Los Angeles County is one of the top markets for venture capital in the United States with a strong network of local investors supporting unicorn startups such as ServiceTitan Inc., Halo Top Creamery and Bird Rides Inc.
But the region’s nearly 300 venture capital firms have one significant weakness: They lack diversity.
Researchers and some industry executives say the lack of diversity in L.A.’s venture investor community could be holding the sector back. The more diverse the investor community is, the larger its orbit of possible investment. And more diverse firms have a better understanding of untapped consumer markets, researchers and industry leaders said.
Tracy Gray, who recently launched downtown-based VC firm The 22 Fund, said she started her business because she saw potential opportunities being left on the table. Gray, who formerly worked as managing director at investment consultancy Collaborative Equity Partners, felt she was better positioned to find promising startups outside the normal pipeline explored by more established venture firms.
Gray mentioned particular markets, such as health and wellness startups formed by women — potentially lucrative investments that firms run by white men commonly overlook.
“The legacy VCs are lazy,” Gray said, adding that she thinks the sector tends to hue closely to its West Side roots. And because the local startup industry has been so strong, many of her peers have found success without needing to improve their diversity — at least so far.
“They are making money hand over foot, so there is no incentive to change,” Gray said.
According to a May 9 report by the Annenberg Foundation and PledgeLA, 60% of VC employees in L.A. County are men — a figure that’s actually higher than the national average for gender diversity. Nearly half of the firms surveyed had no minorities on their payroll, and 29% had no women.
Only 8% of VC employees surveyed by the researchers were Latino while L.A. County’s overall population is 49% Latino, according to the Census Bureau.
Of the survey’s respondents, 55% were white. Proportions of black and Asian employees at VC firms were close to overall county statistics, the survey said. But the PledgeLA study only surveyed VC firms where leaders had signed a pledge to promote diversity and agreed to participate in the survey.
“We applaud them for acknowledging the issue and raising their hands,” said Cinny Kennard, executive director at the Annenberg Foundation.
The majority of firms “were either too busy or too disinterested” to participate, said Len Lanzi, executive director of the Los Angeles Venture Association. Lanzi, who has helmed the Venture Association trade group for 12 years, noted that some of L.A.’s most successful female investors, such as Dana Settle of Greycroft and Beth Seidenberg of Kleiner Perkins, often identify and invest in different startups from their male counterparts at other firms.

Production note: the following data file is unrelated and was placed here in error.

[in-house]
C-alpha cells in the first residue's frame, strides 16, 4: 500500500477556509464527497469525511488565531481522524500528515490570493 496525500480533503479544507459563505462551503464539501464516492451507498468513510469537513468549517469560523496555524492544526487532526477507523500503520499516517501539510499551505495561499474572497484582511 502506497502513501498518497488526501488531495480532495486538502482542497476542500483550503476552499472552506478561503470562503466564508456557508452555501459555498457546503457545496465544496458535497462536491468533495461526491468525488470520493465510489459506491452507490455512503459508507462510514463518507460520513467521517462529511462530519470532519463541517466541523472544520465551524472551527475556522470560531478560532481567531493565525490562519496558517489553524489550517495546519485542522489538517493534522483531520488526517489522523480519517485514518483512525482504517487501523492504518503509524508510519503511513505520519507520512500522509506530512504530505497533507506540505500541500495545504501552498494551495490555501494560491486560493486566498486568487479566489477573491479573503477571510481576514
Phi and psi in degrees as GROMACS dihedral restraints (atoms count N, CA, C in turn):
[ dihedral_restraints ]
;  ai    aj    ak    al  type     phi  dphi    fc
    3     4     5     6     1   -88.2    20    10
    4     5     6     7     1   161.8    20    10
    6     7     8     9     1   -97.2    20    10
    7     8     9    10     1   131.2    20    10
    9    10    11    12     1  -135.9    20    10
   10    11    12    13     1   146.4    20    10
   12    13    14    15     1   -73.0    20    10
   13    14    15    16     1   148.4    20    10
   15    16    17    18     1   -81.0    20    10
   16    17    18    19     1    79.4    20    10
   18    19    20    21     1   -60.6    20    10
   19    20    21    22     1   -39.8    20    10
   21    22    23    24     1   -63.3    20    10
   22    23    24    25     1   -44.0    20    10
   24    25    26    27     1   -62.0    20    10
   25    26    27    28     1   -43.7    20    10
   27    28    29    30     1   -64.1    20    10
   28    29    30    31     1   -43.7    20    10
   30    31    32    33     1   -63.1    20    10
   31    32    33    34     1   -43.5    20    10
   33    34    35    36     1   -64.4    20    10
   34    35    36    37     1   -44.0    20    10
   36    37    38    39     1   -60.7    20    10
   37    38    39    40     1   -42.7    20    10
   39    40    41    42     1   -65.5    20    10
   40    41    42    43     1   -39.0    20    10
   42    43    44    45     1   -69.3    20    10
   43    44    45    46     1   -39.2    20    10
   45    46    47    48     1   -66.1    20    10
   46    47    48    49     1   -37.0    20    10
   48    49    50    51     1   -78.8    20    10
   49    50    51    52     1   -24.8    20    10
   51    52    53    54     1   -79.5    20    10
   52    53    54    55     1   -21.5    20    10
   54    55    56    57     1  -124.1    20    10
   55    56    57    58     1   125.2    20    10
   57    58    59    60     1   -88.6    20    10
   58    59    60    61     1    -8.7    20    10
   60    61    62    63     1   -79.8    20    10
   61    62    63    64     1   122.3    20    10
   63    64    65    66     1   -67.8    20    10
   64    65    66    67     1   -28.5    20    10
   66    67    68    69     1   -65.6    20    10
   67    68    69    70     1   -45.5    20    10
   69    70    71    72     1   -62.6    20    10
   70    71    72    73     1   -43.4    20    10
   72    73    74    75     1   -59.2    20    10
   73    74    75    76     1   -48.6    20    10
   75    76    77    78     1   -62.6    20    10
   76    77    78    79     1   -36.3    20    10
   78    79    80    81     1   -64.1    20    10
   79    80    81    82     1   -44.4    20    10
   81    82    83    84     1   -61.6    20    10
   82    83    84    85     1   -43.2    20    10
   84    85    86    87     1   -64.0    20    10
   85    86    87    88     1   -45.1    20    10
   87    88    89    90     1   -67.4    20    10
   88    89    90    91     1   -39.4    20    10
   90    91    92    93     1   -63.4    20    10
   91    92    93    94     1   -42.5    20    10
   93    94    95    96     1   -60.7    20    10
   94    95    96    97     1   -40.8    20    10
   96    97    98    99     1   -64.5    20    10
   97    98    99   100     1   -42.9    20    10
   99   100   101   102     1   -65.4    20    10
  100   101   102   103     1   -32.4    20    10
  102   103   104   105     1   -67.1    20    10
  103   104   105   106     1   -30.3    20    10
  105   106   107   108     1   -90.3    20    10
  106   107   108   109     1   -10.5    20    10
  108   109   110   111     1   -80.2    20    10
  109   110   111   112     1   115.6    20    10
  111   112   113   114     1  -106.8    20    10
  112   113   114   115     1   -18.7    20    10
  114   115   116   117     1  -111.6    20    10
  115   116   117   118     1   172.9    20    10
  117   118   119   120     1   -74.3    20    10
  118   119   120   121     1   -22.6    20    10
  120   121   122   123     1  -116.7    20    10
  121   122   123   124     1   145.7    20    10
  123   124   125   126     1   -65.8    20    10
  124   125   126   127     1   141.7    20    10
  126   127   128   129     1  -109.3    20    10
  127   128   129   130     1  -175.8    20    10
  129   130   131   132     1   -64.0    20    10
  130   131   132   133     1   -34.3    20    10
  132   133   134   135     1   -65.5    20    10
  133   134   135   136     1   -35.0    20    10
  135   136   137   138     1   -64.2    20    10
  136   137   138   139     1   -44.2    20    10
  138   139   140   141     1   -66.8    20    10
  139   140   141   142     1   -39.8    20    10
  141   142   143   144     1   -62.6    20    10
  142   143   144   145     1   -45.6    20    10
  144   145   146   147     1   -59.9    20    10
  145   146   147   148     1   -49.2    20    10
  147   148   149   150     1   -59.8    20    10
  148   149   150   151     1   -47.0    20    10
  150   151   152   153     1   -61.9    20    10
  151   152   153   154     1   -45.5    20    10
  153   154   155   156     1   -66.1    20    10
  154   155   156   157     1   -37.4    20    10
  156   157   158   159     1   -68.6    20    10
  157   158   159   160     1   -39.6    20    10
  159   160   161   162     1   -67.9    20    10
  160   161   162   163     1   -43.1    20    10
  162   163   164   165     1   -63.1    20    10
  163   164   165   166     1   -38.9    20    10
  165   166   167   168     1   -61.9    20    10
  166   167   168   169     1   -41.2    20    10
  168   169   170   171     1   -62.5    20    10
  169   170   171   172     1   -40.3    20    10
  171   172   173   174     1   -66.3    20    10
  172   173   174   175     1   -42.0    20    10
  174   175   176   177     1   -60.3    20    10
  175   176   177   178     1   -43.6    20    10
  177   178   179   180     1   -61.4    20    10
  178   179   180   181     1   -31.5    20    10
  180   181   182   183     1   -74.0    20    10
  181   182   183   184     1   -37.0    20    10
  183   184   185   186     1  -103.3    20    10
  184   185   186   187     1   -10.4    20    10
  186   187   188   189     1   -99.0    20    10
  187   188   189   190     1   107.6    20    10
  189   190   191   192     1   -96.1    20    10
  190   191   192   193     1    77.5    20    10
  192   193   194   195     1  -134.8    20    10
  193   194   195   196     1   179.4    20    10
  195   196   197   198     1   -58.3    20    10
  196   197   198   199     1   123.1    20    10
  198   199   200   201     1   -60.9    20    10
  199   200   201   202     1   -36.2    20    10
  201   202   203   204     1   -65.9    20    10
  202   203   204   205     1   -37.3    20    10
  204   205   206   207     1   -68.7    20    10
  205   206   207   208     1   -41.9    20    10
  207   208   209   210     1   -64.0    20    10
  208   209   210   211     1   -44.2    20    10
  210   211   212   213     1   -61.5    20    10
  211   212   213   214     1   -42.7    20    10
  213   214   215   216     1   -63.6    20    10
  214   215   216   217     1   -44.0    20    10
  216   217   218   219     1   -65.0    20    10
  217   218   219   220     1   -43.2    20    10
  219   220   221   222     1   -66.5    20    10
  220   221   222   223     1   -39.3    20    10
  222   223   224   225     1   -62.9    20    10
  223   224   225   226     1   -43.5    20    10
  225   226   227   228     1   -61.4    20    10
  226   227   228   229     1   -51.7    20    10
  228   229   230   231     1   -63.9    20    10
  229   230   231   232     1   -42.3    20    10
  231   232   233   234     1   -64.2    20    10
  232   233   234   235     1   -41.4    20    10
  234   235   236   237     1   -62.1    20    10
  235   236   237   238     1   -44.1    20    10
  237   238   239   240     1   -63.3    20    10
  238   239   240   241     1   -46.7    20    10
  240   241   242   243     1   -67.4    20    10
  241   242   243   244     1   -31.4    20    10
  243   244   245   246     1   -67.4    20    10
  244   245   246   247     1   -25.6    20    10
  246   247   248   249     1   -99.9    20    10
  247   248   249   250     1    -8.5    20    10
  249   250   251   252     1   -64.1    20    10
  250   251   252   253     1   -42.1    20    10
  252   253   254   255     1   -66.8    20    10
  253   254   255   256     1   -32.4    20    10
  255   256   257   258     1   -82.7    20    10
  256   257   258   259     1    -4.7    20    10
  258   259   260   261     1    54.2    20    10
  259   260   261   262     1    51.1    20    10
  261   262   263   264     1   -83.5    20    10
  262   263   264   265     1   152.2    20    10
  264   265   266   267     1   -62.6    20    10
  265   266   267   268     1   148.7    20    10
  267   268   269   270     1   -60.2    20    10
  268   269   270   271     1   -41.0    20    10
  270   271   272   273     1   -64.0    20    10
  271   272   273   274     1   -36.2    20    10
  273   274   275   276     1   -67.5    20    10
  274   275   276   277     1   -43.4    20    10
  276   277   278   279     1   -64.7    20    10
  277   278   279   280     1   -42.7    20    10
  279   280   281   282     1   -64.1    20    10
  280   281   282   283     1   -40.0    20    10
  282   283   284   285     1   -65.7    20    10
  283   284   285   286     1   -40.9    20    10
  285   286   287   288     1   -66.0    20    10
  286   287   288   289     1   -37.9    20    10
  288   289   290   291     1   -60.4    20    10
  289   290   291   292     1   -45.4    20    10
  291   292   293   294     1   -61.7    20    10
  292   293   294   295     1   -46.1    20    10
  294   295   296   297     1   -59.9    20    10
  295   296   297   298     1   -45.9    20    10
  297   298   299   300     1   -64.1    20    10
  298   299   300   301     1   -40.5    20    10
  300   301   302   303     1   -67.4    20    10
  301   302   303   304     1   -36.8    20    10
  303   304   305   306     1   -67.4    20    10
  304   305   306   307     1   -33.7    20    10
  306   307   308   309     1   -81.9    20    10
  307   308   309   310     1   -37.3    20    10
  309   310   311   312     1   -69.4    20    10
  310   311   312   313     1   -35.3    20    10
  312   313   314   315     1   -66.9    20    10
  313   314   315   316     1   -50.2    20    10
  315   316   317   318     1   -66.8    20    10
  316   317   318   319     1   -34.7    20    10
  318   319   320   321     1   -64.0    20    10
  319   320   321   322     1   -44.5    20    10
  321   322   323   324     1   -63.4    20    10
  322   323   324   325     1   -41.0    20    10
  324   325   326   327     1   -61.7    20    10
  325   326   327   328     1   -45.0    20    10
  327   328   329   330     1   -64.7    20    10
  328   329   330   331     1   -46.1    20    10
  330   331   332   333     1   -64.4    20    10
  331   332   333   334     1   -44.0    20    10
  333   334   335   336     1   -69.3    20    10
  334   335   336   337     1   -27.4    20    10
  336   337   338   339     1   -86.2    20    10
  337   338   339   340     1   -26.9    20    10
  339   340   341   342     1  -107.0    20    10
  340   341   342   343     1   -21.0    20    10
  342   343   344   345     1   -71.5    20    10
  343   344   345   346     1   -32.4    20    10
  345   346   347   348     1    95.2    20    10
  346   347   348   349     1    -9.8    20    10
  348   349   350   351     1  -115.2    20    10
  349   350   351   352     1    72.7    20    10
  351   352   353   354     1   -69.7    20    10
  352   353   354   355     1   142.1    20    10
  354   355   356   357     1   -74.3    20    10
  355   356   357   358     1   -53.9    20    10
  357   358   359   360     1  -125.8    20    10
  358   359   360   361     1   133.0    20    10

Settle has made an eclectic range of investments with the firm she founded, including forays into the fashion market. She was an early investor Bird Rides. Her firm also invested in fashion marketplace Farfetch Ltd., which went public on the New York Stock Exchange in 2018, as well as downtown-based clothing label Anine Bing and Real, an online consignment shop of high-end apparel and other luxury goods.
Seidenberg has recently shifted her attention to the life sciences. While remaining with Kleiner Perkins, she has also created a VC firm of her own, Westlake Village BioPartners, which has raised $320 million on companies that focus on improving patient care.
The lack of VC diversity nationally has been chronicled, including last year by Richard Kerby, a partner at Equal Ventures in New York City. Of 1,500 venture capitalists Kerby surveyed across the country, 82% were male and 60% were white men.
His survey found other forms of VC homogenization. For example, 40% of respondents to Kerby’s survey had attended either Harvard University or Stanford University.
Los Angeles makes up a small but growing part of the VC economy, with several billion dollars in funding invested by local firms each year. A 2016 study by Toronto’s Martin Prosperity Institute said 5% of all VC financing in the United States comes from Los Angeles, making it the fifth biggest market behind San Francisco, San Jose, Boston and New York City.
PledgeLA had 58 VC firms and 66 technology companies sign its pledge of greater diversity among firm members. Among the VC firms, 37 participated in the survey.
Like Kerby’s national study, PledgeLA looked at the schools respondents attended. The study found that of those with postgraduate degrees, 16% went to business school or other programs at UCLA, 9% to USC, 6% to Stanford, 25% to an Ivy League school and 44% to another institution.
“People do business with people they have relationships with,” Lanzi said, adding that many of those connections are fostered during school.
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